When Shanna Fuld was in kindergarten, she declared in a class project she wanted to be an author when she grew up. A few years later, another class project required someone to host a school TV and her arm quickly went up.
Now the host and creator of the Israel Daily News Podcast, writer of a weekly newsletter and researcher on a Showtime series, Fuld has fulfilled all her childhood dreams — and then some.
Born and raised in Queens, New York, Fuld often traveled to Israel with her parents to visit her aunt, who moved there when she was 25. As a Jewish woman, it was a place that always meant independence to her, inspiring Fuld’s own move at the age of 24.
“My mom was very free with me there,” she says. “I think, despite growing up in New York City where there’s a huge Jewish community, I recognized I was other. I recognized there was so much confusion about me asking for a cheeseburger without the cheese, because Jews don’t eat meat and milk together. … As I got older and yearned to be in a place where my Judaism could take a backseat to my identity. Here in Israel, I can be my whole full self and I can be a journalist and I can also be a Jew, it’s just my lifestyle.
When Fuld started her podcast, she thought she’d get listeners from the East Coast of the United States, in part because that’s where she’s from and because she thought she’d have listeners from similar backgrounds.
“I have so many Christian listeners,” she says. “I have Muslim listeners. I have Israeli listeners, who are Hebrew-speaking but choose to listen to my show because it’s short, 10-15 minutes. Sixty-five percent of my listeners are currently in the United States but not just on the East Coast. I have a lot in Texas, I have in California, I have in Florida, people from all over, from everywhere. Someone reached out from New Amsterdam. …Name a place and I have a listener there.”
Fuld’s podcast goes out five days a week, with 10-15 minute episodes released Monday through Wednesday and a longer episode on Thursdays, as the Arab world begins its weekend on Friday.
Additionally, Fuld also will live report on Instagram as events demand — she’s recently been going to protests at night to provide on-the-ground information about political action in Tel Aviv. Most of her audience for her Instagram account comes from her podcast, but she can often trace an influx of new followers to a report she did there or in her capacity as a freelancer for the Jerusalem Post.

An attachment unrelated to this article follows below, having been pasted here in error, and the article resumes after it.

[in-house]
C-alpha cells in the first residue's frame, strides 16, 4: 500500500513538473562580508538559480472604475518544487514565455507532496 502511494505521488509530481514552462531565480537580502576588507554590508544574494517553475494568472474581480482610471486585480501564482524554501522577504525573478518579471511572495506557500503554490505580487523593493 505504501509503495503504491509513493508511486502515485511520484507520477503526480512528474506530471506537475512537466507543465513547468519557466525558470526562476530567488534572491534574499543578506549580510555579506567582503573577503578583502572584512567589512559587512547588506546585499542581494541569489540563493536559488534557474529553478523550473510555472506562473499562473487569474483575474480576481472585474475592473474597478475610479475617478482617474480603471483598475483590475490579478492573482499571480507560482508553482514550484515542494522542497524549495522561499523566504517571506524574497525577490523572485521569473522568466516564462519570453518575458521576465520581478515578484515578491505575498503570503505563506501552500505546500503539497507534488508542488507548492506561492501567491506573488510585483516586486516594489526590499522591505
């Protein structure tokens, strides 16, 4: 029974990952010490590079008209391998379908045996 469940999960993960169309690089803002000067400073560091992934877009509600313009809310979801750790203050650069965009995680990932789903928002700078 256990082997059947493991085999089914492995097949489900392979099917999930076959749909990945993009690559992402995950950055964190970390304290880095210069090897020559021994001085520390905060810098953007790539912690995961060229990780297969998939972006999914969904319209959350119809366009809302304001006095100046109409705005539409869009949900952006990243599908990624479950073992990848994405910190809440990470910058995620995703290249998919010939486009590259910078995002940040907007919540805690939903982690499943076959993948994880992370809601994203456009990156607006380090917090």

On Sundays, Fuld sends out a newsletter, usually including some personal thoughts and reflections. It was through her newsletter that she landed her latest job, as a researcher for the Showtime production of “Ghosts of Beirut,” a docudrama about the death of a Hezbollah leader killed in a joint operation between the CIA and Mossad.
Fuld had been sent by the Jerusalem Post to cover the premiere of a different show, written by journalist Avi Issacharoff. She met him and told him how much she enjoyed his work, then “boldly” added his email to her newsletter list.
“Unbeknownst to me, he had been opening them and reading them,” she says. “He knew I was a journalist and he knew I had skills, so I was the person he reached out to, but this was for a different program. The original one wasn’t a go, something else got selected he had been shopping around two years later. I had been keeping up with him. I followed up every month. Eventually we got to work together and it was like doing a big journalistic work for six months.”
Despite some initial learning curves — “No deadlines. Can you imagine? I’m asking for deadlines.” — Fuld was energized and excited by the new task of researching a historically-based show.
“This was my first non-news TV research. I was hitting the nail on the head slowly and slowly and slowly. I didn’t have any response. I was reading books, taking notes, hoping people were reading my notes. When I saw the final product, I said, ‘OK, I guess they read the book report, I guess they read the little nugget.’”
Shanna Fuld, creator and host of the Israel Daily News Podcast, talks about the day-to-day challenges of being a freelance journalist in Tel Aviv. She also discusses her recent work as a researcher for the Showtime docudrama series “Ghosts of Beirut.”